The Mobility sector is vital for the EU’s economy and society. Mobility is a necessity. Up until the COVID-19 pandemic, people and goods moved across Europe more than ever. Even though it is impossible to predict the aftermath of the pandemic, it is probable that this mobility trend will continue in the future. It is estimated that passenger transport will grow by more than 40 per cent by 2050 compared to 2010, whereas freight transport is expected to grow by 60 per cent.
Simultaneously, the EU has committed to meet ambitious climate targets. Transport sector is amongst the biggest emitters as the sector accounts for 25% of all CO2 emissions in Europe. 94 % of transport still relies on oil products. Air pollution causes 20 % more deaths worldwide compared to 1990. It is clear that we need significant reductions of emissions, not mobility.
While mobility is indispensable for our society, it does not come without disadvantages. These include greenhouse gas emissions, air, noise and water pollution, road accidents, congestion, and loss of biodiversity.
To address these issues, The Commission introduced a Mobility Strategy in December 2020. The main objective of the strategy is to make the European transport system sustainable, smart and resilient. A 90 % reduction in transport-related emissions is needed to fulfil the EU Climate neutrality target to make the EU the first climate-neutral continent by 2050. The sustainability objective can be achieved through making all modes of transport more sustainable, make such alternatives widely available and create the right incentives to enhance the transition.
The basic premise of the strategy is that mobility should be available and affordable to all, irrespective of their location. All regions should remain connected. Moreover, the transport sector should ensure good social conditions to its workers.
In addition, it lays down milestones for the years 2030, 2035 and 2050. For example, by 2030, at least 30 million zero-emission cars will be in operation on European roads and 100 European cities will be climate neutral.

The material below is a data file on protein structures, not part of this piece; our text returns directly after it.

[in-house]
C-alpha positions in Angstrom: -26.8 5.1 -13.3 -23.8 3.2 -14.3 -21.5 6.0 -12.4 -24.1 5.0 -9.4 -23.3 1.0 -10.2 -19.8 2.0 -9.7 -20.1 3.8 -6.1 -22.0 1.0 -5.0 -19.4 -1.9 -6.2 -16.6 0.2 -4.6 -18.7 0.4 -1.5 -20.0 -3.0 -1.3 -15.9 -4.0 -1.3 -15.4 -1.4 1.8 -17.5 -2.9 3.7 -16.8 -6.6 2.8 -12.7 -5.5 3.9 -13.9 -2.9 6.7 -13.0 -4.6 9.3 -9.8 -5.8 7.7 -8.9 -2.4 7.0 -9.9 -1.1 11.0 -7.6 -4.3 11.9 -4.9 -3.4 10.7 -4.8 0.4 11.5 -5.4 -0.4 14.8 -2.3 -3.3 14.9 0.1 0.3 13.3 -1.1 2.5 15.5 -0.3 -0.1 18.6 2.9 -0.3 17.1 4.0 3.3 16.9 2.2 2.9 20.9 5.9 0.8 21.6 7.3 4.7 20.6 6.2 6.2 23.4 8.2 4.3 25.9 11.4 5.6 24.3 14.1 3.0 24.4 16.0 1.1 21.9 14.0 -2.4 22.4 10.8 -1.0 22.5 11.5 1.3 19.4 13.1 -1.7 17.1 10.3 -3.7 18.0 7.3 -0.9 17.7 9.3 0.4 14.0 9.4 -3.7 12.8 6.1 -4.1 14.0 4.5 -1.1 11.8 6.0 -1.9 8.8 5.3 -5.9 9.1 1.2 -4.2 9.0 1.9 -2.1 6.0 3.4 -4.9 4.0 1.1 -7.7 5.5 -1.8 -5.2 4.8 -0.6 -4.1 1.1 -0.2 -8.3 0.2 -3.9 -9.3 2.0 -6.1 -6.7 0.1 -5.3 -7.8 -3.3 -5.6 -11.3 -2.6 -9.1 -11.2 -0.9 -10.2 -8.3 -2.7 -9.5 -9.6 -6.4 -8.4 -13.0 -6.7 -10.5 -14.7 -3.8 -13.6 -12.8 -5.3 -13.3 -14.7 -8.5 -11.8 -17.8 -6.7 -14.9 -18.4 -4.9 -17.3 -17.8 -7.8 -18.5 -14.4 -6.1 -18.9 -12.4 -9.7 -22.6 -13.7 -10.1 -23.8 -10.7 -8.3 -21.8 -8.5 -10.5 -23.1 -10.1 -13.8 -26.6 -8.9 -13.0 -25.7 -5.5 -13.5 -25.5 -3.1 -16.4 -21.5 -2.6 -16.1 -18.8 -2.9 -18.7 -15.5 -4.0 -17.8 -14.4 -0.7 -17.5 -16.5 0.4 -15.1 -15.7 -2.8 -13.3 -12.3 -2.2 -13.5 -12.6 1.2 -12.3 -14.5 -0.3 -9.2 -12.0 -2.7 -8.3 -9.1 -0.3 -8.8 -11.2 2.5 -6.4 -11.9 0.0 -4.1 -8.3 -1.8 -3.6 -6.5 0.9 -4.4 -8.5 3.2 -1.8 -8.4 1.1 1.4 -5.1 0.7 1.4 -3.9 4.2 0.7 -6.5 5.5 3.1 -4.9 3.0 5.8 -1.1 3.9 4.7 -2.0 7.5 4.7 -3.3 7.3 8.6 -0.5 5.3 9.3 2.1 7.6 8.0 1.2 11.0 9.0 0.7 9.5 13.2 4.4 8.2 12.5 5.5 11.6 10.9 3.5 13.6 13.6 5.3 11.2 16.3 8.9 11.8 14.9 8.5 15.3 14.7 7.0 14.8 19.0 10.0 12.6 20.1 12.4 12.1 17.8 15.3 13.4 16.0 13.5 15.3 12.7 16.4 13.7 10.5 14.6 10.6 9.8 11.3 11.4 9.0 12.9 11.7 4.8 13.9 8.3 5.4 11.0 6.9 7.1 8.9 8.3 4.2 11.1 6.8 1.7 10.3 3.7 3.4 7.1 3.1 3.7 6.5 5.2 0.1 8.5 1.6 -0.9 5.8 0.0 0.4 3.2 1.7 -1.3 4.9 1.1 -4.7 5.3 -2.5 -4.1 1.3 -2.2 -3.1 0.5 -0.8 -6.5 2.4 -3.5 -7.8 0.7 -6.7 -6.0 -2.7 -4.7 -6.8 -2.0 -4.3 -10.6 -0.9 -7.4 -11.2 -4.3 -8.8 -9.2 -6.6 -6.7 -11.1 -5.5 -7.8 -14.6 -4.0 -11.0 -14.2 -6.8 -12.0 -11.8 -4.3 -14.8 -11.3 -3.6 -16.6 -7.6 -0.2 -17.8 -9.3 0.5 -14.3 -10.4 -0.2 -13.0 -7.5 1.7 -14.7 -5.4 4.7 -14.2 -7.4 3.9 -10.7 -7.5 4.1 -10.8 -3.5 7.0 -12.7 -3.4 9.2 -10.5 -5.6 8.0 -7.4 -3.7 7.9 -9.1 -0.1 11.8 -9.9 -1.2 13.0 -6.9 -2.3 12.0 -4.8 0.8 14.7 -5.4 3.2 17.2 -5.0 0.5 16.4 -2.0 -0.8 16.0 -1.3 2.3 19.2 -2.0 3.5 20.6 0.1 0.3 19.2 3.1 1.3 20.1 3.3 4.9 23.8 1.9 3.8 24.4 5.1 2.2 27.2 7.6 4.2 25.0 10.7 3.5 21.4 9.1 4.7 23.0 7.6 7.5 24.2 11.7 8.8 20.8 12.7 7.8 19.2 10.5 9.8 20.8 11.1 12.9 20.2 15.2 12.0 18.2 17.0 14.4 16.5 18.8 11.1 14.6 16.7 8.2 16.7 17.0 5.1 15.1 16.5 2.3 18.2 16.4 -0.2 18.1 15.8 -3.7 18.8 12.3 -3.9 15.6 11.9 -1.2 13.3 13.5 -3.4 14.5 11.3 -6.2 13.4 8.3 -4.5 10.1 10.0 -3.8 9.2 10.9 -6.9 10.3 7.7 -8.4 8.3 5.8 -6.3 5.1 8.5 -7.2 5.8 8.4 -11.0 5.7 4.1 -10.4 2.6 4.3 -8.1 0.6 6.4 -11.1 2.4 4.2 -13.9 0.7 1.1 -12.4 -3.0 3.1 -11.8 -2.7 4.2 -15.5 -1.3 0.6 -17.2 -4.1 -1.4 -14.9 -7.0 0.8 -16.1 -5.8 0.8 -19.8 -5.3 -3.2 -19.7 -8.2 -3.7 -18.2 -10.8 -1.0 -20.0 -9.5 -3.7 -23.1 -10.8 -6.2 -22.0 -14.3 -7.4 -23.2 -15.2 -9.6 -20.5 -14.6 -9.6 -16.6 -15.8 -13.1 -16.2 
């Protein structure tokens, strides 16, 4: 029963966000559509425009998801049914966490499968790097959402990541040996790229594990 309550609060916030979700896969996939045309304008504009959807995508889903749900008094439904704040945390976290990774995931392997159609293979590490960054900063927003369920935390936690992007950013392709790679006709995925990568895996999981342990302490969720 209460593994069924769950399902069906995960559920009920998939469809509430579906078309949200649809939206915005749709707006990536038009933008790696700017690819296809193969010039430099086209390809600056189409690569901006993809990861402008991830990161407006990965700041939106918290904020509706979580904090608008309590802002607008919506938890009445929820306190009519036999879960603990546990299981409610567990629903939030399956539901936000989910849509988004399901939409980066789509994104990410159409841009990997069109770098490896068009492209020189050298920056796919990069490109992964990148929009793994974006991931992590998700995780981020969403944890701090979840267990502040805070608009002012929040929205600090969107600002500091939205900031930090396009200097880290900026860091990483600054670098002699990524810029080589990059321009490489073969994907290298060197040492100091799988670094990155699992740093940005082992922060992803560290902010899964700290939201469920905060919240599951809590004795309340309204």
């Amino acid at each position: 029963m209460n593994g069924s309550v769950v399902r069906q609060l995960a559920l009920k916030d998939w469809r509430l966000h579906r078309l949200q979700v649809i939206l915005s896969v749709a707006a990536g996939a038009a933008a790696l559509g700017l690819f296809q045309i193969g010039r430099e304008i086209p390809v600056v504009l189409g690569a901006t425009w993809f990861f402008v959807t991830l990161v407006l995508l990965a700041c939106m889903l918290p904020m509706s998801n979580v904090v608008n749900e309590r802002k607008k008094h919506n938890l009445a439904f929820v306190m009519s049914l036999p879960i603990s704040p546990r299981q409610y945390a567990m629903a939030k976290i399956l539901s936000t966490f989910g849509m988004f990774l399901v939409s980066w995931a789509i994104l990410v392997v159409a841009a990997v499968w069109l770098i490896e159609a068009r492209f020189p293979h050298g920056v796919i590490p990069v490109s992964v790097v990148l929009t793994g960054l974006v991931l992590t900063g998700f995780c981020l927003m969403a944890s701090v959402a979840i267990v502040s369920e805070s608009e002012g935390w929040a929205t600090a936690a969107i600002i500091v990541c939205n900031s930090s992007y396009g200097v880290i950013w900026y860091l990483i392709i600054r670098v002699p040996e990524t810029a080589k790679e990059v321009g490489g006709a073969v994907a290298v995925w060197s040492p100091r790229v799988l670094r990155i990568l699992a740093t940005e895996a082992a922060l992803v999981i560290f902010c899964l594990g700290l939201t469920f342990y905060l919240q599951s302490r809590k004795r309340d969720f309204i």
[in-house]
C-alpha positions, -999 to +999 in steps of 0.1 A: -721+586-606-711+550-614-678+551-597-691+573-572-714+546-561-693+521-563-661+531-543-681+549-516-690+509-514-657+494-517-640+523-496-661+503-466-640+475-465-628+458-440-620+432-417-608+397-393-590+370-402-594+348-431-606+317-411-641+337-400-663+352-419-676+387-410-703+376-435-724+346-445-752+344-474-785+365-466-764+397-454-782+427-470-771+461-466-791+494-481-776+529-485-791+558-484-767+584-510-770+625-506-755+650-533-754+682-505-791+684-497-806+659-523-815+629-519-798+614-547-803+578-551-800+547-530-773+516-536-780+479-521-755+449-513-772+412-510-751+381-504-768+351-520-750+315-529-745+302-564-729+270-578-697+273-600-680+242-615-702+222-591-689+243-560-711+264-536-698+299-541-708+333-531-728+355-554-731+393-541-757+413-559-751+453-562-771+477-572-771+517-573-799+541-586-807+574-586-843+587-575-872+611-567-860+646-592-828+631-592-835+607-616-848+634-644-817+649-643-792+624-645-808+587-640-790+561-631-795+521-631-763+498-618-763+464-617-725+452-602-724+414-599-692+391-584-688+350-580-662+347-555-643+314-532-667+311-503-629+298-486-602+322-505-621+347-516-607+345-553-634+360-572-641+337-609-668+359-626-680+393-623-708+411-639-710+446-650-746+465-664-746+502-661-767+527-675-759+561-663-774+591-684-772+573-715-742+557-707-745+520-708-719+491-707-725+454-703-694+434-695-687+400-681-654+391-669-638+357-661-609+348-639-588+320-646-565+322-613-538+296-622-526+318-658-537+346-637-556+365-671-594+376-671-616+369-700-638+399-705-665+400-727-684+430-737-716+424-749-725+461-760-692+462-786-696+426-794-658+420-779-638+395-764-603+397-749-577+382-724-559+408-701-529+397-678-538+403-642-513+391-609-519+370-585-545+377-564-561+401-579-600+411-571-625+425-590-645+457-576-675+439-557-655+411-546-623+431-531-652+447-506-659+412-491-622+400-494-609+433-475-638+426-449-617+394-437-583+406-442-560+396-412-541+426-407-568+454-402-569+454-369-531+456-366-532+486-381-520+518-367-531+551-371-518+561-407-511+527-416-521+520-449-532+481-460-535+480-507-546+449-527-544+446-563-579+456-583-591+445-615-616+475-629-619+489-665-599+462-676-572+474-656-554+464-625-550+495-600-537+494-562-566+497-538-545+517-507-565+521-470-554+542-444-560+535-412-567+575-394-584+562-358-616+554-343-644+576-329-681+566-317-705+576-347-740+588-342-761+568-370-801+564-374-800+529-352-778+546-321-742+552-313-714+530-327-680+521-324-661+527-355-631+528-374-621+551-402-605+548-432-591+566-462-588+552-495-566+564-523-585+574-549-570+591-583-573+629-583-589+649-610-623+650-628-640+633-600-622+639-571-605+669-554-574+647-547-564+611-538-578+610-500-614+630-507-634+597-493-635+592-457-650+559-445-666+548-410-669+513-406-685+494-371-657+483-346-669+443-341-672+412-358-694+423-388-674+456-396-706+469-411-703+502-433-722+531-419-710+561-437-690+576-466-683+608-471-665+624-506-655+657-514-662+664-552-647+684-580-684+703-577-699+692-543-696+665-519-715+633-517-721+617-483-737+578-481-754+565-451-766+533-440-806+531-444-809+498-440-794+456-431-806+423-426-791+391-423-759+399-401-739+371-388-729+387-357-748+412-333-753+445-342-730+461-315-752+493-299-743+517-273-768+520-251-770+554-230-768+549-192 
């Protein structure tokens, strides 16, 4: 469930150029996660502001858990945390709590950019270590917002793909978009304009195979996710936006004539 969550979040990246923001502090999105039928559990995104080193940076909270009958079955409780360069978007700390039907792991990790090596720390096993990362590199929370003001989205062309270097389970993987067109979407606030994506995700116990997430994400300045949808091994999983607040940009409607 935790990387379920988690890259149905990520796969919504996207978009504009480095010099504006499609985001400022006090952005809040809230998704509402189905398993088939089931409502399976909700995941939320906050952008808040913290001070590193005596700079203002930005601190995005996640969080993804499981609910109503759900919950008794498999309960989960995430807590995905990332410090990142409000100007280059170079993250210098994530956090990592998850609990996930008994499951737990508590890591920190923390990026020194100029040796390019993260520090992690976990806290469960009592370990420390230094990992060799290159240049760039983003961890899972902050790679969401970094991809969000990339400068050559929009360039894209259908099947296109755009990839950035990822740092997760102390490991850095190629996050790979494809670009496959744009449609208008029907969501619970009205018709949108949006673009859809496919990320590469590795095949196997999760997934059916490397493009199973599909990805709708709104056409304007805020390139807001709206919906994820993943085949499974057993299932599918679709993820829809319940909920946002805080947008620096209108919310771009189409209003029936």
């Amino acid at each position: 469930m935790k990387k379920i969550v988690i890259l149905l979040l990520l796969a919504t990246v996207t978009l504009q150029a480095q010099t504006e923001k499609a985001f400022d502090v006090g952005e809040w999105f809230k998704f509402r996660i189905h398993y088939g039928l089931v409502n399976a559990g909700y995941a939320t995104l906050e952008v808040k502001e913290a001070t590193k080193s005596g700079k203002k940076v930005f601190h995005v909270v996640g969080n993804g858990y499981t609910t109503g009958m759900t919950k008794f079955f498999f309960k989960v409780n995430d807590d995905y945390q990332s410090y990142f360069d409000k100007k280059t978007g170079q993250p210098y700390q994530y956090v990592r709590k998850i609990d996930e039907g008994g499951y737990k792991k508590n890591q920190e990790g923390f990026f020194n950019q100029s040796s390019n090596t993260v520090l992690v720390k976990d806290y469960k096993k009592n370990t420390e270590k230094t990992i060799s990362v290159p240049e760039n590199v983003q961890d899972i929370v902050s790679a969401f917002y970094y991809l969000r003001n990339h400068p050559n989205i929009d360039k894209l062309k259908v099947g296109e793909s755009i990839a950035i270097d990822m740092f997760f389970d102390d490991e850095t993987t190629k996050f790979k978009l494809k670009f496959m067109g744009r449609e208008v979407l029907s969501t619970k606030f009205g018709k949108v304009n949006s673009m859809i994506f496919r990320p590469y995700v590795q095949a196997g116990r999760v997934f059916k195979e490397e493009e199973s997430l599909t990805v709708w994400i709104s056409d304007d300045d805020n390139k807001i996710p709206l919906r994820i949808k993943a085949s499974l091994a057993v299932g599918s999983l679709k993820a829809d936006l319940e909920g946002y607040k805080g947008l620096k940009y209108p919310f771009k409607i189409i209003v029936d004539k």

By 2035, zero-emission large aircraft will be ready for market. By 2050, nearly all vehicles will be zero-emission and a Trans-European Transport Network (TEN-T) will be operational.
Digitalisation is the key in achieving these ambitious targets. The EU budget of 2021 to 2027 will allocate investments towards improving infrastructure and digitalisation through the Connecting Europe Facility.
In addition, the Commission introduced the Fit for 55- package in July 2021 that includes demanding targets for all modes of transport. It is important that the result of the negotiations between the EU institutions result in an economically sustainable solution that ensures the competitiveness of European industry and reduces emissions effectively. Digitalisation has a pivotal role in scaling up the whole chain of logistics and the transport system.
New innovations in mobility technologies can be expected in the near future. While such innovations are vital, it is important to concentrate on combining the most effective measures available in order to meet the targets and create the best possible environment for seamless and effective mobility. Digitalisation and automation offer great opportunities for the sector to tackle the challenges as well as boost the competitiveness of European industry. They are crucial for ensuring that the EU maintains its leadership in transport manufacturing.
In the short and medium term, it is clear that EU will still have to rely on conventional vehicles, while cleaner technologies develop. To drive innovative mobility solutions and competitiveness even further and to create platforms for cooperation between stakeholders, further investments in research and innovation are necessary.
The transport sector has been greatly influenced by online platforms in recent years. Many new mobility services have emerged in the form of online platforms. Online platforms are strong drivers of innovation and play an important role in Europe’s digital society and economy. They increase consumer choice, improve efficiency and competitiveness of industry and can enhance civil participation in society. More than a million enterprises in EU trade through online platforms. Here also a level playing field, innovation-friendly environment and future-proof digital infrastructure are keys to success. The EU is currently in the process of negotiating a historical digital services package, consisting of the Digital Services Act (DSA) and the Digital Markets Act (DMA), to be finalised in 2022.
Furthermore, there are many questions to be solved regarding the access and ownership of data. Open data is a key to make digitalised mobility services function seamlessly. Cybersecurity is also a challenge to be tackled as the transport system becomes more digitised and connected.
The EU can, and in my opinion should, set global standards for big data, artificial intelligence and automation.
What is crucial for the mobility sector to prosper is that we have to make sure that regulation and financing is innovation-friendly. It is important not only to encourage innovation but also give long-term perspective and legal certainty to entrepreneurs and investors. Europe needs to be a place where new ideas can be created and innovations can flourish. With joint action at the EU, Member State, regional and local level in collaboration with industry and stakeholders, Europe can be a global leader in future mobility.